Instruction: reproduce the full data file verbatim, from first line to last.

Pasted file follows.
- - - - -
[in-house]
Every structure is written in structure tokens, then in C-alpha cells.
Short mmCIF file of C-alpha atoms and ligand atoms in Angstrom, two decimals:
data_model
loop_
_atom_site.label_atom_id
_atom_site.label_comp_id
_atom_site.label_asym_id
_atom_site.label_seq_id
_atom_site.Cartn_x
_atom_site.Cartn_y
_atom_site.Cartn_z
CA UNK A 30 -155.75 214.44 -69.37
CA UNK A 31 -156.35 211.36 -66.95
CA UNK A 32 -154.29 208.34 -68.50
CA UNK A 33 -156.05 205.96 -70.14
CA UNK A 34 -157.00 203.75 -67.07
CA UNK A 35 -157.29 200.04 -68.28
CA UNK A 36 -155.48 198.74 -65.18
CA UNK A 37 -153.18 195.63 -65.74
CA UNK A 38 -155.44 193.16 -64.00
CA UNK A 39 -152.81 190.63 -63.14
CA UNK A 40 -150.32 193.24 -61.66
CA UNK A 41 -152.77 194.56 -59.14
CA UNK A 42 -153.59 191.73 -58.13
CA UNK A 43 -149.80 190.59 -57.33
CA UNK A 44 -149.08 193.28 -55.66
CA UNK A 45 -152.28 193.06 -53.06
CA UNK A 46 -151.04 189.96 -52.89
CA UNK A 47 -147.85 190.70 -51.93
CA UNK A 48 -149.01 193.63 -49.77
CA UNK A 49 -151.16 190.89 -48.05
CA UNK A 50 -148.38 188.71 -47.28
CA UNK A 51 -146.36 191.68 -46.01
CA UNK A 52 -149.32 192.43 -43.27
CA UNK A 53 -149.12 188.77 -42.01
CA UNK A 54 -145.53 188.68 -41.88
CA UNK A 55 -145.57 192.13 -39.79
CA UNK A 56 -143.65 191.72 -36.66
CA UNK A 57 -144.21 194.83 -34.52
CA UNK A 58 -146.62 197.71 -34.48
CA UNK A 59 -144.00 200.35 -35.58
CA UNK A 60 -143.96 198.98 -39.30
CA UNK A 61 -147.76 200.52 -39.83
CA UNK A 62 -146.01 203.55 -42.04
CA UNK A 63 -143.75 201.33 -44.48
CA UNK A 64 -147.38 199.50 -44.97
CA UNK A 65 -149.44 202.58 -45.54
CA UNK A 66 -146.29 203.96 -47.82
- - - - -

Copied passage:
[in-house]
Every structure is written in structure tokens, then in C-alpha cells.
Short mmCIF file of C-alpha atoms and ligand atoms in Angstrom, two decimals:
data_model
loop_
_atom_site.label_atom_id
_atom_site.label_comp_id
_atom_site.label_asym_id
_atom_site.label_seq_id
_atom_site.Cartn_x
_atom_site.Cartn_y
_atom_site.Cartn_z
CA UNK A 30 -155.75 214.44 -69.37
CA UNK A 31 -156.35 211.36 -66.95
CA UNK A 32 -154.29 208.34 -68.50
CA UNK A 33 -156.05 205.96 -70.14
CA UNK A 34 -157.00 203.75 -67.07
CA UNK A 35 -157.29 200.04 -68.28
CA UNK A 36 -155.48 198.74 -65.18
CA UNK A 37 -153.18 195.63 -65.74
CA UNK A 38 -155.44 193.16 -64.00
CA UNK A 39 -152.81 190.63 -63.14
CA UNK A 40 -150.32 193.24 -61.66
CA UNK A 41 -152.77 194.56 -59.14
CA UNK A 42 -153.59 191.73 -58.13
CA UNK A 43 -149.80 190.59 -57.33
CA UNK A 44 -149.08 193.28 -55.66
CA UNK A 45 -152.28 193.06 -53.06
CA UNK A 46 -151.04 189.96 -52.89
CA UNK A 47 -147.85 190.70 -51.93
CA UNK A 48 -149.01 193.63 -49.77
CA UNK A 49 -151.16 190.89 -48.05
CA UNK A 50 -148.38 188.71 -47.28
CA UNK A 51 -146.36 191.68 -46.01
CA UNK A 52 -149.32 192.43 -43.27
CA UNK A 53 -149.12 188.77 -42.01
CA UNK A 54 -145.53 188.68 -41.88
CA UNK A 55 -145.57 192.13 -39.79
CA UNK A 56 -143.65 191.72 -36.66
CA UNK A 57 -144.21 194.83 -34.52
CA UNK A 58 -146.62 197.71 -34.48
CA UNK A 59 -144.00 200.35 -35.58
CA UNK A 60 -143.96 198.98 -39.30
CA UNK A 61 -147.76 200.52 -39.83
CA UNK A 62 -146.01 203.55 -42.04
CA UNK A 63 -143.75 201.33 -44.48
CA UNK A 64 -147.38 199.50 -44.97
CA UNK A 65 -149.44 202.58 -45.54
CA UNK A 66 -146.29 203.96 -47.82